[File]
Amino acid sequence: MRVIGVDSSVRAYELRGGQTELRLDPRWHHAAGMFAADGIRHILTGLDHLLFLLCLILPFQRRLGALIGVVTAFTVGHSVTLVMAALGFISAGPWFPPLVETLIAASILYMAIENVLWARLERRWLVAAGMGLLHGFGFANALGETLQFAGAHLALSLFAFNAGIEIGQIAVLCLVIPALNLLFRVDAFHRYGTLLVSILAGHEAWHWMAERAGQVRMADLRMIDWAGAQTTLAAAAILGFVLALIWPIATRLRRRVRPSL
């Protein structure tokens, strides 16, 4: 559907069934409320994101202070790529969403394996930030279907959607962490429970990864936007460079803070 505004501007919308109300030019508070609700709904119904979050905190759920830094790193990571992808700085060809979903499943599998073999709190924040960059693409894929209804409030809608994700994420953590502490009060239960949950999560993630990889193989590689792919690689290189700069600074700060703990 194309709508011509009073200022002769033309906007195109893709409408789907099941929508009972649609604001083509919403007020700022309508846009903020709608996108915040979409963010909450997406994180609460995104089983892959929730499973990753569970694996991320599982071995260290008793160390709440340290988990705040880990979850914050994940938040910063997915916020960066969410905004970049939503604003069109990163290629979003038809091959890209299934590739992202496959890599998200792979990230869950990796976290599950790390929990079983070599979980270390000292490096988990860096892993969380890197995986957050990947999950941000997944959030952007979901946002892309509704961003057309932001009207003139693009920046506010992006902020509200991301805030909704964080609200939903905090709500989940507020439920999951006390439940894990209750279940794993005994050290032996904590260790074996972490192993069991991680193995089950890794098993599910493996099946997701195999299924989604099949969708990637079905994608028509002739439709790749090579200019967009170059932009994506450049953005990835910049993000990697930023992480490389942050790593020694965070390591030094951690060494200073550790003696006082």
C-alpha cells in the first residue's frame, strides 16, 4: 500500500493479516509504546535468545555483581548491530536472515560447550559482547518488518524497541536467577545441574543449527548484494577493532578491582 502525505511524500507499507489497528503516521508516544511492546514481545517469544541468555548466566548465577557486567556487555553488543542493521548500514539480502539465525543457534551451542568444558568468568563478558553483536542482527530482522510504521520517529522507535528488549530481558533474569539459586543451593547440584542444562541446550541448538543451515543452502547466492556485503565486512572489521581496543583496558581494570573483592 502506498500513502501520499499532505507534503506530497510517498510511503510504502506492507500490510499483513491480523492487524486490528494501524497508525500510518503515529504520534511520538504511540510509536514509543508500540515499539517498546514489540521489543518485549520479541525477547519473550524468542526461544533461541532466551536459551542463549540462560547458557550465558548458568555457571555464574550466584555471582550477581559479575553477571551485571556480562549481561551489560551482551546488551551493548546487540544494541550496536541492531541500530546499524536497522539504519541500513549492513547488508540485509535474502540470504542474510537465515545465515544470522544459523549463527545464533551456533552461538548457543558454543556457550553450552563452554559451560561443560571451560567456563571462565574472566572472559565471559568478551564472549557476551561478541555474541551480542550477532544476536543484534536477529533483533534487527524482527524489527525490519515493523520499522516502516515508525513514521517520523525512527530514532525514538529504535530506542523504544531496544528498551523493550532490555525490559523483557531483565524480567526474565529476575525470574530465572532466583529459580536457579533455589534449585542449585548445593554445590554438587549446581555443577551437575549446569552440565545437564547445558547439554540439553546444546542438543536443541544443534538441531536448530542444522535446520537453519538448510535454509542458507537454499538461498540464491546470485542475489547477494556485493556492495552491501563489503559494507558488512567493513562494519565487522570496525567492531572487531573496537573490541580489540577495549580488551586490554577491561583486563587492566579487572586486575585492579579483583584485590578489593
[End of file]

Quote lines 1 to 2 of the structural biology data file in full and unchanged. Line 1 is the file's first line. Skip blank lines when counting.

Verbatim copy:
Amino acid sequence: MRVIGVDSSVRAYELRGGQTELRLDPRWHHAAGMFAADGIRHILTGLDHLLFLLCLILPFQRRLGALIGVVTAFTVGHSVTLVMAALGFISAGPWFPPLVETLIAASILYMAIENVLWARLERRWLVAAGMGLLHGFGFANALGETLQFAGAHLALSLFAFNAGIEIGQIAVLCLVIPALNLLFRVDAFHRYGTLLVSILAGHEAWHWMAERAGQVRMADLRMIDWAGAQTTLAAAAILGFVLALIWPIATRLRRRVRPSL
């Protein structure tokens, strides 16, 4: 559907069934409320994101202070790529969403394996930030279907959607962490429970990864936007460079803070 505004501007919308109300030019508070609700709904119904979050905190759920830094790193990571992808700085060809979903499943599998073999709190924040960059693409894929209804409030809608994700994420953590502490009060239960949950999560993630990889193989590689792919690689290189700069600074700060703990 194309709508011509009073200022002769033309906007195109893709409408789907099941929508009972649609604001083509919403007020700022309508846009903020709608996108915040979409963010909450997406994180609460995104089983892959929730499973990753569970694996991320599982071995260290008793160390709440340290988990705040880990979850914050994940938040910063997915916020960066969410905004970049939503604003069109990163290629979003038809091959890209299934590739992202496959890599998200792979990230869950990796976290599950790390929990079983070599979980270390000292490096988990860096892993969380890197995986957050990947999950941000997944959030952007979901946002892309509704961003057309932001009207003139693009920046506010992006902020509200991301805030909704964080609200939903905090709500989940507020439920999951006390439940894990209750279940794993005994050290032996904590260790074996972490192993069991991680193995089950890794098993599910493996099946997701195999299924989604099949969708990637079905994608028509002739439709790749090579200019967009170059932009994506450049953005990835910049993000990697930023992480490389942050790593020694965070390591030094951690060494200073550790003696006082």